Once again, these are only indicative. You’ll need to base your questions around your own requirements.
A supplier evaluation rating is a rating or score attributed to a supplier following an evaluation.
Ratings are often subdivided by key characteristics.
An example rating can be seen below:
Standard evaluation methods mean that suppliers can then be grouped and assessed using tools similar to the below.
Depending on the Rating given, procurement can then take appropriate steps with the supplier.
Weighting is a tool that can assist supplier evaluation by using predetermined importance as a key criterion to evaluate groups of suppliers against each other.
Weighting requires several steps:
- Determine evaluation criteria
- Determine the priority of each criteria
- Determine the weight to be given
- Evaluate suppliers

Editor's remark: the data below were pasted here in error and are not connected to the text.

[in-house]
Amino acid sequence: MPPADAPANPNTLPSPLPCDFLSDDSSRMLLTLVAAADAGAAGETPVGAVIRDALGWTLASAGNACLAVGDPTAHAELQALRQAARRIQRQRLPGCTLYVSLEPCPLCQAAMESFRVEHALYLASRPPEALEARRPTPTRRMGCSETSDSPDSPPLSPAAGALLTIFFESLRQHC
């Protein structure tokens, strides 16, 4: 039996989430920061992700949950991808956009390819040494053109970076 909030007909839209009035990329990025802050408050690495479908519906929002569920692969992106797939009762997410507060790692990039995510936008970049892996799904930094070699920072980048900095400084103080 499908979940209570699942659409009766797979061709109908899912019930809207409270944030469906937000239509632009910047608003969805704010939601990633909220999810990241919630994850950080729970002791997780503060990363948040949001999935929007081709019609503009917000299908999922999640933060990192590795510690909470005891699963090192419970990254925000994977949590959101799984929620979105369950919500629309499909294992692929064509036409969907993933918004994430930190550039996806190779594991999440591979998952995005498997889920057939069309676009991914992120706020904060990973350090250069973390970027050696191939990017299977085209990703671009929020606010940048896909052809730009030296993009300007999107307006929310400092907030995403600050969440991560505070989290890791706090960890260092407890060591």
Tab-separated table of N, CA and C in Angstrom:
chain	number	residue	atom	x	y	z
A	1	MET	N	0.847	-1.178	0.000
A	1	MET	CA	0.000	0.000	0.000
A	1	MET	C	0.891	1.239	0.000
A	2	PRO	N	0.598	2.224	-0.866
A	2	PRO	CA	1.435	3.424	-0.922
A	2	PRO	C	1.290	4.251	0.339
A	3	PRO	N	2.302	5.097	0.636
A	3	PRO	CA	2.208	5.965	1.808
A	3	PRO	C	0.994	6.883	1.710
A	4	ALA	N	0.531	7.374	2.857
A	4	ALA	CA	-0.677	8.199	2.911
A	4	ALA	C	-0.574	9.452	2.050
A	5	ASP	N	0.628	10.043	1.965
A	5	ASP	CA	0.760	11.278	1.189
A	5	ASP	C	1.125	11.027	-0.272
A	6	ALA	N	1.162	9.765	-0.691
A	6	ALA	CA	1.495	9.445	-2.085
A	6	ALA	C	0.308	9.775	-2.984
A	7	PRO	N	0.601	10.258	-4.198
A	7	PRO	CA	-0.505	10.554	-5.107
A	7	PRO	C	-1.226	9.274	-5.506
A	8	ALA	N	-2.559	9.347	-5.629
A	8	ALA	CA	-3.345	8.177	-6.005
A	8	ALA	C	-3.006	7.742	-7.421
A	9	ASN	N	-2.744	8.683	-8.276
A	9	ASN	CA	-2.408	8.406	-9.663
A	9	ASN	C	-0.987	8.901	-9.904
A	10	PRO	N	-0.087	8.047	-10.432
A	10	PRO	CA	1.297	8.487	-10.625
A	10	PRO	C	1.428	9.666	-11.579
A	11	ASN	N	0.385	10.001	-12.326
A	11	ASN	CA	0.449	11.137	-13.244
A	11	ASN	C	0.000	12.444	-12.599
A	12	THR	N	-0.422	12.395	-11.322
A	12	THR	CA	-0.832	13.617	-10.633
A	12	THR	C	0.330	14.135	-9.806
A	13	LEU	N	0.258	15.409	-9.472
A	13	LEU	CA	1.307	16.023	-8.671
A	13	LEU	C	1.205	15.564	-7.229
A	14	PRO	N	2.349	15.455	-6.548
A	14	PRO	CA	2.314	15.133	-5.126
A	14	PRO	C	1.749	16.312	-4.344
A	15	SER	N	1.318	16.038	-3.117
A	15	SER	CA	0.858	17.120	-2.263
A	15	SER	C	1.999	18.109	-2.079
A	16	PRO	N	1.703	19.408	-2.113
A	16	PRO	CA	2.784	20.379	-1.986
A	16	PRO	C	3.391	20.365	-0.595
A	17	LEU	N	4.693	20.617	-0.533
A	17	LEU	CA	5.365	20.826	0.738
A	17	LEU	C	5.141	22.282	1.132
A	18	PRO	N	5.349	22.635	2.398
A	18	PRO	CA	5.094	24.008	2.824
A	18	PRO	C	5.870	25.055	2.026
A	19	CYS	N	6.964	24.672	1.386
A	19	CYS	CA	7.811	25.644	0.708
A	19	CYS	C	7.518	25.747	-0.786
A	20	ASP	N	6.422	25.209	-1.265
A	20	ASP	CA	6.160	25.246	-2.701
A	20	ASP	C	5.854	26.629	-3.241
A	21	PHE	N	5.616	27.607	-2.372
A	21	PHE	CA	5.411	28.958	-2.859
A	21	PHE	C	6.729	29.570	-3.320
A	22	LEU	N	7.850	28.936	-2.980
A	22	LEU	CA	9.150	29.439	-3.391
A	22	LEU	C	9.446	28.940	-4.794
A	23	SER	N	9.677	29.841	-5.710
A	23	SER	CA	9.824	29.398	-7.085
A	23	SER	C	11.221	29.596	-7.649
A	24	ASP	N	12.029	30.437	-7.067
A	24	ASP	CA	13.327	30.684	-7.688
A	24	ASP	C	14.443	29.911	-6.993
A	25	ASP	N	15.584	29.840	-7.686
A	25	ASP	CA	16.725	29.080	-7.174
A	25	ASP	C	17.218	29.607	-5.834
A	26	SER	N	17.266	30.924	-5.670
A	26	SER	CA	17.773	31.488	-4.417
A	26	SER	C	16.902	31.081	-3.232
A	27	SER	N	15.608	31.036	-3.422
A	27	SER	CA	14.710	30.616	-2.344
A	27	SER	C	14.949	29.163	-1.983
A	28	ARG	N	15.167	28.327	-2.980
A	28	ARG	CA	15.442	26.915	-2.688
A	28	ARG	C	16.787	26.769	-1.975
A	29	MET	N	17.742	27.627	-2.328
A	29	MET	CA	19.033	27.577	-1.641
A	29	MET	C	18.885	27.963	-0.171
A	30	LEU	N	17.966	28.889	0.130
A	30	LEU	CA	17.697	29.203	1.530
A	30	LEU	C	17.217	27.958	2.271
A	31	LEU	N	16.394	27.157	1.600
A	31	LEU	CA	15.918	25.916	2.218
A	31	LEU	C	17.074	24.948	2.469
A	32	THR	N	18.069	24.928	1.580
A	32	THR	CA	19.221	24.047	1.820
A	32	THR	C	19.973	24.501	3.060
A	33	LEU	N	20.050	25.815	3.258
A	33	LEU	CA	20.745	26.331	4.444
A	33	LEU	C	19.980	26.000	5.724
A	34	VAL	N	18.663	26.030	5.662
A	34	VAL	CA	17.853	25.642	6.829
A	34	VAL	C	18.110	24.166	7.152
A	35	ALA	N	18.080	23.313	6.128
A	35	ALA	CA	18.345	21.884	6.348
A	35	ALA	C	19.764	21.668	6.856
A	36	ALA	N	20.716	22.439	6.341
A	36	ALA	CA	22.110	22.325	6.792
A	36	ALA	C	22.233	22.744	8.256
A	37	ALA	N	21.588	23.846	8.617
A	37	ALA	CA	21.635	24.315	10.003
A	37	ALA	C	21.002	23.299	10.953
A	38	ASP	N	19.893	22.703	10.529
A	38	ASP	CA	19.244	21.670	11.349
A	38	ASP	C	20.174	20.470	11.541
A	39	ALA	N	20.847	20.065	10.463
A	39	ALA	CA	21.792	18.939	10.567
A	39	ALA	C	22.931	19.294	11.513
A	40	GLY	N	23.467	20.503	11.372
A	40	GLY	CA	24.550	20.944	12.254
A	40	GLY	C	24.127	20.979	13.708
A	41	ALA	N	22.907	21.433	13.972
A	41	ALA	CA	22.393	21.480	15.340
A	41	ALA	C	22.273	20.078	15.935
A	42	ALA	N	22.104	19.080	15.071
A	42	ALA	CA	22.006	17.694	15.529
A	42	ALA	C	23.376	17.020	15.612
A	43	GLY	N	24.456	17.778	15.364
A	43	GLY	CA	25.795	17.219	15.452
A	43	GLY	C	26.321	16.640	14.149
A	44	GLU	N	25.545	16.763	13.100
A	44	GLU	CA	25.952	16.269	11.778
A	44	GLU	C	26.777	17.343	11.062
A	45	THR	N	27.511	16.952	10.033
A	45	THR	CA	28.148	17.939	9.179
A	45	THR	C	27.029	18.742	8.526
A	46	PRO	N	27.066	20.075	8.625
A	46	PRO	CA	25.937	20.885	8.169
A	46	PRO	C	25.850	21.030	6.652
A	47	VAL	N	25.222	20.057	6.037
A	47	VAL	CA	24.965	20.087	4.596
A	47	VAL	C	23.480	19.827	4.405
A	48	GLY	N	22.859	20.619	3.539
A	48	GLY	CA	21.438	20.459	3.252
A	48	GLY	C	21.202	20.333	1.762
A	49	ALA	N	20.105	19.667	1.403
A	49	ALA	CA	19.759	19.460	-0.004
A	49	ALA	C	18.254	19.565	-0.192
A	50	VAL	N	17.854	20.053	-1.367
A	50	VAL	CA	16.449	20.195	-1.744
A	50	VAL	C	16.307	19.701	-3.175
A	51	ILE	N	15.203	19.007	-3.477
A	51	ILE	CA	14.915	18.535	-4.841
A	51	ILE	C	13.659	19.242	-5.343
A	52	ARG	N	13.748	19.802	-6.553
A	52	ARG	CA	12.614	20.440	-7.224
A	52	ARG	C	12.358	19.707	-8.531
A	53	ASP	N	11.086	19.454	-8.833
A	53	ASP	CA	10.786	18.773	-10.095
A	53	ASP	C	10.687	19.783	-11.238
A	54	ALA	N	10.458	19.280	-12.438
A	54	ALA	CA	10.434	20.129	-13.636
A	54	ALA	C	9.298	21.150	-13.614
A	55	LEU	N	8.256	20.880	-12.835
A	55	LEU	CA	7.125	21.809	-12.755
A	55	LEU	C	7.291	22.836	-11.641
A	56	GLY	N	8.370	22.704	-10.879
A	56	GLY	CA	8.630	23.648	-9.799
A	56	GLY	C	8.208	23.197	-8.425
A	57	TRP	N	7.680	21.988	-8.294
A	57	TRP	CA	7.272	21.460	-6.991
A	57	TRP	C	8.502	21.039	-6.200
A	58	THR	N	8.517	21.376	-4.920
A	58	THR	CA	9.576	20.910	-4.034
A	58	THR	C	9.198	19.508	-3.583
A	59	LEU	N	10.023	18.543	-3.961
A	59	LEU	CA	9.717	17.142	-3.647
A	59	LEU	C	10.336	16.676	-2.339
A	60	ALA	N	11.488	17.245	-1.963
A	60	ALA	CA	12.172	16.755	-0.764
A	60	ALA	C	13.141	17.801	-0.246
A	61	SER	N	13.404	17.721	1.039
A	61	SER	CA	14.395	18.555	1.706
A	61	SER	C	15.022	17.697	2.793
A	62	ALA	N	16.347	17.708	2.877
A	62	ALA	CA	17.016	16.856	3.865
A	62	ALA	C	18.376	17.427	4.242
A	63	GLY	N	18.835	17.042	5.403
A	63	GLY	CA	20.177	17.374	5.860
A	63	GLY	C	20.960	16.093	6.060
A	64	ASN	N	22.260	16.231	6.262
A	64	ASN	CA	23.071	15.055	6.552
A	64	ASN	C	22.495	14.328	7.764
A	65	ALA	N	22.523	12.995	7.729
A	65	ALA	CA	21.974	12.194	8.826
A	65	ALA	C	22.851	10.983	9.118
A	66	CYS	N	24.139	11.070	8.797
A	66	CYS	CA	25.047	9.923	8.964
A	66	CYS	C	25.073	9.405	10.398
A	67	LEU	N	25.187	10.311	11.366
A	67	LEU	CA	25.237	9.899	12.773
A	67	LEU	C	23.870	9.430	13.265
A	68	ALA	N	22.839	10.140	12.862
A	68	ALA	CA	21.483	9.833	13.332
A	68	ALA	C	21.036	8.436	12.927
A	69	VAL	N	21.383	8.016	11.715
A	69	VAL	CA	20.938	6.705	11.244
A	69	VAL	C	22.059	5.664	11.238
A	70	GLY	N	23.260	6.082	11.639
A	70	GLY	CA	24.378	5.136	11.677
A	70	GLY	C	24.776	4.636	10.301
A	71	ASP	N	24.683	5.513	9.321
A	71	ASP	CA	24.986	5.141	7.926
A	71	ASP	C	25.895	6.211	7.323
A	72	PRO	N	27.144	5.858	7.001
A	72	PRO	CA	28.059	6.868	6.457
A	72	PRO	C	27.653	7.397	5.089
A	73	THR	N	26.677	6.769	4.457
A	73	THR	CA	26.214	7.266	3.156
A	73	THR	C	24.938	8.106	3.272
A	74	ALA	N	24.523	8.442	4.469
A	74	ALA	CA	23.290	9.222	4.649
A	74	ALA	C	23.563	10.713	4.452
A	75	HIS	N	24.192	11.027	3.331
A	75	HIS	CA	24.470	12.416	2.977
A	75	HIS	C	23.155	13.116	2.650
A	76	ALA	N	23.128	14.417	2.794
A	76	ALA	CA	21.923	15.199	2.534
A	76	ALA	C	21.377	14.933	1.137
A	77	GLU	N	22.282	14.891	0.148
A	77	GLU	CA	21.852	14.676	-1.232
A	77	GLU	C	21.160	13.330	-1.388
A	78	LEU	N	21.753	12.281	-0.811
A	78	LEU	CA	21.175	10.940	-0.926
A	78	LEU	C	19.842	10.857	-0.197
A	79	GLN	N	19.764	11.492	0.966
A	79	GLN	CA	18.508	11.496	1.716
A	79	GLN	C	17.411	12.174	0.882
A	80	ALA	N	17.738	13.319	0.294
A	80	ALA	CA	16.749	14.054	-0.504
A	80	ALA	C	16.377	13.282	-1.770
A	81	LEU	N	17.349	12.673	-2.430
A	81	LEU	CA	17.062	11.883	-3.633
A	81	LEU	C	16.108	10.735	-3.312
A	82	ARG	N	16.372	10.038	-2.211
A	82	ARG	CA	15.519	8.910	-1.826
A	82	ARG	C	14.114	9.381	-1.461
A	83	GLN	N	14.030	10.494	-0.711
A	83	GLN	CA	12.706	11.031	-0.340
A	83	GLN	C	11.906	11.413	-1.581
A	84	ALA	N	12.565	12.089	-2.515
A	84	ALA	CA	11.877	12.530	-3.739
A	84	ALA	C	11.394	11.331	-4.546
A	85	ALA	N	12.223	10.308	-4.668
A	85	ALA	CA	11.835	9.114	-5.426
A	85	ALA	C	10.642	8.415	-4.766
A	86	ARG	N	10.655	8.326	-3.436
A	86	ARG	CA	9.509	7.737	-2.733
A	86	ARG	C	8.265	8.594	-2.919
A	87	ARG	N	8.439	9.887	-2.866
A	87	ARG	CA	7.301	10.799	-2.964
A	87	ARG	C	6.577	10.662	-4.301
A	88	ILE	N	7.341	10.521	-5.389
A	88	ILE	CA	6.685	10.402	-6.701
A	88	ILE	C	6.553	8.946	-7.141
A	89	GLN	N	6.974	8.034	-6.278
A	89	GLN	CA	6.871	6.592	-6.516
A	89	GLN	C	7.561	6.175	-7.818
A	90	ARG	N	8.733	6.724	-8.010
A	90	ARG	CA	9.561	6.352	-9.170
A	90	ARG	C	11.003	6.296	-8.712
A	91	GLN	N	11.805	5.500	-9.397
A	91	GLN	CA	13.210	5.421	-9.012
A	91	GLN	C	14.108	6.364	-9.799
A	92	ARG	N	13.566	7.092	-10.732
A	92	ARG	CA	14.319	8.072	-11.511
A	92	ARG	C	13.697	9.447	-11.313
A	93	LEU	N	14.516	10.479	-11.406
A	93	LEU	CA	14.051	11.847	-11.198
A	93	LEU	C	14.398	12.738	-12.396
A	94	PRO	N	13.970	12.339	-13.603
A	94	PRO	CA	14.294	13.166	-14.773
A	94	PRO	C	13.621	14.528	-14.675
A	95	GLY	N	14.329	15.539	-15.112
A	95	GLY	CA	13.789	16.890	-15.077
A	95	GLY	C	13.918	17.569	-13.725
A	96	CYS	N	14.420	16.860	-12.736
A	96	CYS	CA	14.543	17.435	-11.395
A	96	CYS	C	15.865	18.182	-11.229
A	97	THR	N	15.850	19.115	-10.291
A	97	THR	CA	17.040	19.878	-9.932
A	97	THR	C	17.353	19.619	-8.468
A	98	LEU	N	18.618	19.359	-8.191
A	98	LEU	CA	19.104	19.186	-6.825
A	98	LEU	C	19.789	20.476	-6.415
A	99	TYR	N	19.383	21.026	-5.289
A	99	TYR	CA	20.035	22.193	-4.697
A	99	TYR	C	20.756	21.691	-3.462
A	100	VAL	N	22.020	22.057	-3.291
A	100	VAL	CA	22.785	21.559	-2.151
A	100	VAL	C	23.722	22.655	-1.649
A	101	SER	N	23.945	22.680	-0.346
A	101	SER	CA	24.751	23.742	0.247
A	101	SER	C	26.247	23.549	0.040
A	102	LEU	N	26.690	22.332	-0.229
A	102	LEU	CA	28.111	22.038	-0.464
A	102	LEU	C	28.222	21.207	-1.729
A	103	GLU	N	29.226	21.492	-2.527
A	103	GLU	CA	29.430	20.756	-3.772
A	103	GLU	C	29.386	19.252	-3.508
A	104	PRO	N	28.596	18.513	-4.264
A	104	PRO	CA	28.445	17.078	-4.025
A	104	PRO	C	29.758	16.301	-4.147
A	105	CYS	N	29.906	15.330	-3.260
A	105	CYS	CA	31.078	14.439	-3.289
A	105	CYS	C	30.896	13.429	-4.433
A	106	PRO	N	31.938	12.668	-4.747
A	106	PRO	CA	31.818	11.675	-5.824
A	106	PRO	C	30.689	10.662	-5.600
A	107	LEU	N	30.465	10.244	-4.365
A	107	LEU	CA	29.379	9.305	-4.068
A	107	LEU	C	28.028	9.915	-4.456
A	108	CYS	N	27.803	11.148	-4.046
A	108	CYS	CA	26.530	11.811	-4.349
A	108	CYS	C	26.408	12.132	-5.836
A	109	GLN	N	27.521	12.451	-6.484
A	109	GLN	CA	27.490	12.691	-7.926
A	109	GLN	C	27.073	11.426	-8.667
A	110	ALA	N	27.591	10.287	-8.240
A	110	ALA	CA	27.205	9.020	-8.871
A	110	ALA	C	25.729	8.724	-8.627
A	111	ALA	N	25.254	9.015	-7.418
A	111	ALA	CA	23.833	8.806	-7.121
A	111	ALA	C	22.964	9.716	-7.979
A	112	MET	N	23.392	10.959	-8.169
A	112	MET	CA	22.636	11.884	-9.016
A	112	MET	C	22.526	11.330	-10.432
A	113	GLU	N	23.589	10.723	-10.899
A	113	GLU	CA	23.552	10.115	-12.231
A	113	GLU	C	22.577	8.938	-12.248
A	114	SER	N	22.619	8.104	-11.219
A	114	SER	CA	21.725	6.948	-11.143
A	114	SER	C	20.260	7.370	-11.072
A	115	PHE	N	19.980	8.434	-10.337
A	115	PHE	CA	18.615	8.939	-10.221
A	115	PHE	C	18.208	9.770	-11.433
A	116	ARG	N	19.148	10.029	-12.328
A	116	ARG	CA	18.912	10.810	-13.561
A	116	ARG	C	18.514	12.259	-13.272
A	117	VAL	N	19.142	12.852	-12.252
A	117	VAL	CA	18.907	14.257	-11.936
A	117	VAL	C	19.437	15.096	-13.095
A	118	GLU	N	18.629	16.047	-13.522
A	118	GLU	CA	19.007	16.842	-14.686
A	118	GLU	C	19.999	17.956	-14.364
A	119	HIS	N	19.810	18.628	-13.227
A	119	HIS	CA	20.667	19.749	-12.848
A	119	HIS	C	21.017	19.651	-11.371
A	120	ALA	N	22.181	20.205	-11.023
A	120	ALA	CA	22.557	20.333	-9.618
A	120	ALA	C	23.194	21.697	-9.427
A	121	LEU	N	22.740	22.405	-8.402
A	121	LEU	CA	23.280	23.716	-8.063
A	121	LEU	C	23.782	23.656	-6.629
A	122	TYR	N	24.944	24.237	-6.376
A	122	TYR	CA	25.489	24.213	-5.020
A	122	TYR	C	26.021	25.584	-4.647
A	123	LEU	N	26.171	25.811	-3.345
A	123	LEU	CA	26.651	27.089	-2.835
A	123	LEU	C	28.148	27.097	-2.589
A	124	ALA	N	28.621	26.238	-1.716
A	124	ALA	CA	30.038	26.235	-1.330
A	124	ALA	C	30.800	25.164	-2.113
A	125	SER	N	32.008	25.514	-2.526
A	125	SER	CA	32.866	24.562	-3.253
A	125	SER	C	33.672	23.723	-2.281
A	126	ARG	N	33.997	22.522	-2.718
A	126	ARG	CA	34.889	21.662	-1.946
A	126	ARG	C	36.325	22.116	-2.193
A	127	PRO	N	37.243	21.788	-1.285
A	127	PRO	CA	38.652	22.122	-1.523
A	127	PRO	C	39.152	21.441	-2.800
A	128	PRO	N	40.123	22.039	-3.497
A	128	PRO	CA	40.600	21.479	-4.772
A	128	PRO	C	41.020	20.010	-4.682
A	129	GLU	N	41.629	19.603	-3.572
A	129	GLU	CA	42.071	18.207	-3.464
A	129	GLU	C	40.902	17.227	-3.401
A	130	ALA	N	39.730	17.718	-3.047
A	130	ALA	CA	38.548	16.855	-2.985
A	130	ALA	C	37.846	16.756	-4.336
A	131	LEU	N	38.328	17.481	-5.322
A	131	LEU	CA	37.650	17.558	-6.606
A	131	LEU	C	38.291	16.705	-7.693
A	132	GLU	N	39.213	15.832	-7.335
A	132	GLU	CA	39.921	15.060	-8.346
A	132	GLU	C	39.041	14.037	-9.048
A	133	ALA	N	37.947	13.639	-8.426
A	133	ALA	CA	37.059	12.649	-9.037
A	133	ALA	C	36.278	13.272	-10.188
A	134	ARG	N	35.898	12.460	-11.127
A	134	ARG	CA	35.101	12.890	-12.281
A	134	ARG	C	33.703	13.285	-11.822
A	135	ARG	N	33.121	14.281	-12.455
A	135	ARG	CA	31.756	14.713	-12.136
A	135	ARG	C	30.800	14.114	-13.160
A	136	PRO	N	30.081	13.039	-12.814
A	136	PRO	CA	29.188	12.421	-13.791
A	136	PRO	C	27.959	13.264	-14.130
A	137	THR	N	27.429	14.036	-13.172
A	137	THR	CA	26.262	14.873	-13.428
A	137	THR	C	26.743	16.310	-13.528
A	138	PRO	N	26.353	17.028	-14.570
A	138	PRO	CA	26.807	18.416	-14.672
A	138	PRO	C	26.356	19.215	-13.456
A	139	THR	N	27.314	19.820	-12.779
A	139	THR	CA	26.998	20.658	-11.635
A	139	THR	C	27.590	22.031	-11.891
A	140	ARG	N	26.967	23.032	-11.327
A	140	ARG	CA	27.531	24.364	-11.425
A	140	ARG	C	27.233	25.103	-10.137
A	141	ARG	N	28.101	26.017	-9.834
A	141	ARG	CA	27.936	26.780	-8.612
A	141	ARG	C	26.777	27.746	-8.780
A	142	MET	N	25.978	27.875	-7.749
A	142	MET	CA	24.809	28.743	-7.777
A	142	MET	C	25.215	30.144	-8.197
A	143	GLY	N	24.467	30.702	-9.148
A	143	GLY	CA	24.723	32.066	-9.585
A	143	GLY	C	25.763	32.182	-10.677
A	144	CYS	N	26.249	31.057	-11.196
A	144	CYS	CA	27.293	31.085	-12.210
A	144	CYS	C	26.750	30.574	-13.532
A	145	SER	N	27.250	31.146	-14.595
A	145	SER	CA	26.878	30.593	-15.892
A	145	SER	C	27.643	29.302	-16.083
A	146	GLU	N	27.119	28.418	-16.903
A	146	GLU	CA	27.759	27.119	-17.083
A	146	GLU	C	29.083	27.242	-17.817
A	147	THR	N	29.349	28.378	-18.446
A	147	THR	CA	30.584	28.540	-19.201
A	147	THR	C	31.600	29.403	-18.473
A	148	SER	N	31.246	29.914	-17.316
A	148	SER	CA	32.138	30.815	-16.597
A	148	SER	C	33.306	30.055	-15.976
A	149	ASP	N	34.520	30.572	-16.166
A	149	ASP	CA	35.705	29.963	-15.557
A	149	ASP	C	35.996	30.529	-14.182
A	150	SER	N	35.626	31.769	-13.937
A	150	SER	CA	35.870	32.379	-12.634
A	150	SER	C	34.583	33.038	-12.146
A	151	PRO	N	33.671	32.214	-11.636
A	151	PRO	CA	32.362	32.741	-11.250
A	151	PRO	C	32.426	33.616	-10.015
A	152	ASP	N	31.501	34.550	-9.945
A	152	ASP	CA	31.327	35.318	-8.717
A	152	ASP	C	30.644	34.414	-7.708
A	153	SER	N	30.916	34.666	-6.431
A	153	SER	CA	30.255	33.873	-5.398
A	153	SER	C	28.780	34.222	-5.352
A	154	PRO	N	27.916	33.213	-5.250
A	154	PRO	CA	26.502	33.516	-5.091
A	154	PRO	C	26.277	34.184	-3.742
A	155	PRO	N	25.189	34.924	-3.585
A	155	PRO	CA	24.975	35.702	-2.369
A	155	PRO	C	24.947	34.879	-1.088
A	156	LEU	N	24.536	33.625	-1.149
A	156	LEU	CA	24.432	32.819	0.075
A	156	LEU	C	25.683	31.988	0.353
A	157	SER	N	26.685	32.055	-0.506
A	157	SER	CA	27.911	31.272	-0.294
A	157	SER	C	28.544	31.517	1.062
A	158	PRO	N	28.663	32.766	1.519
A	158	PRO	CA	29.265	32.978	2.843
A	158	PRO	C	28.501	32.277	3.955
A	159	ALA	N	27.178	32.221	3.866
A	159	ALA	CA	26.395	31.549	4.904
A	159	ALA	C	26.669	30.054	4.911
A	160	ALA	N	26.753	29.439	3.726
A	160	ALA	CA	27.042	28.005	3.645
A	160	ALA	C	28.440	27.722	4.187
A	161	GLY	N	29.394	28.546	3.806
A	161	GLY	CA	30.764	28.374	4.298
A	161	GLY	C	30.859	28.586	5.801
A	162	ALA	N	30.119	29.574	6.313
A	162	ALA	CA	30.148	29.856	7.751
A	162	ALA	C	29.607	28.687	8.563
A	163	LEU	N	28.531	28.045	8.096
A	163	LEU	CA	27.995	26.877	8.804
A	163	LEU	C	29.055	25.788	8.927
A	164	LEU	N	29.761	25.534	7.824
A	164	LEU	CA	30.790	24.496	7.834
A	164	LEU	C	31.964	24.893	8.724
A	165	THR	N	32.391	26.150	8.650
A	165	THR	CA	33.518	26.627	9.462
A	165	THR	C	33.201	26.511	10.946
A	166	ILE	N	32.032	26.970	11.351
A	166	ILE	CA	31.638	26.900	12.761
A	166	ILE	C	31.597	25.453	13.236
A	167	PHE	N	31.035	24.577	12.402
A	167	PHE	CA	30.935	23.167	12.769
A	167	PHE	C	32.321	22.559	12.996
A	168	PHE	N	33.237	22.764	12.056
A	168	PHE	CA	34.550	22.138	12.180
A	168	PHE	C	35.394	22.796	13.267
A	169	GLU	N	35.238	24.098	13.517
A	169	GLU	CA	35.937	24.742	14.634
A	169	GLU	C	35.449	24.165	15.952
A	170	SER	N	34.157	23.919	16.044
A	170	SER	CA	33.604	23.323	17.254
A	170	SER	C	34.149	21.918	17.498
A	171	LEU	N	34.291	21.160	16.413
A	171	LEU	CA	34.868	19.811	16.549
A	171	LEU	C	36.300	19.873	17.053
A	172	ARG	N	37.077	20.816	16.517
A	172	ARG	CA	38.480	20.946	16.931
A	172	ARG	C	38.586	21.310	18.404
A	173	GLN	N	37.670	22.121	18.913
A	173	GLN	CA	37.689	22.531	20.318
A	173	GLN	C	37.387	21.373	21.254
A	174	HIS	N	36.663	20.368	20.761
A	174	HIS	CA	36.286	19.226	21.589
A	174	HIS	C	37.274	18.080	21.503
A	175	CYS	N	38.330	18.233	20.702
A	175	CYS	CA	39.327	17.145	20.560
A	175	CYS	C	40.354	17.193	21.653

- Weight the results based on the priorities established
In practice, this means:
- We determine what’s important to a business, i.e., Cost.
- We rate the supplier using our assessment process (i.e., Site visit)
- We score the supplier.
- We apply a ‘weight’ to the score based on important criteria.
- We produce a rating for the supplier.
The table shows below how the evaluation would be completed
You can see in this example how Quality has been deemed important and carries a weighting of 10. We apply this weighting to the score – in this case, that means a score of 10 X 10 = 100.
There are a number of supplier evaluation models which are commonly utilized; these include:
|10 C Model of Supplier Evaluation:||An evaluation model that examines:Competency
Commitment to Quality
Consistency of performance
Cash & Finance
Control of process
|Supplier Evaluation Framework (SEF) (Tan, Lyman, and Wisner)||An evaluation model based onProduct and Delivery Assessment
|Weighted Point model|
There are various key benefits of utilizing supplier evaluation – these include:
- Ensures only capable and competent suppliers are added to an organizations supply chain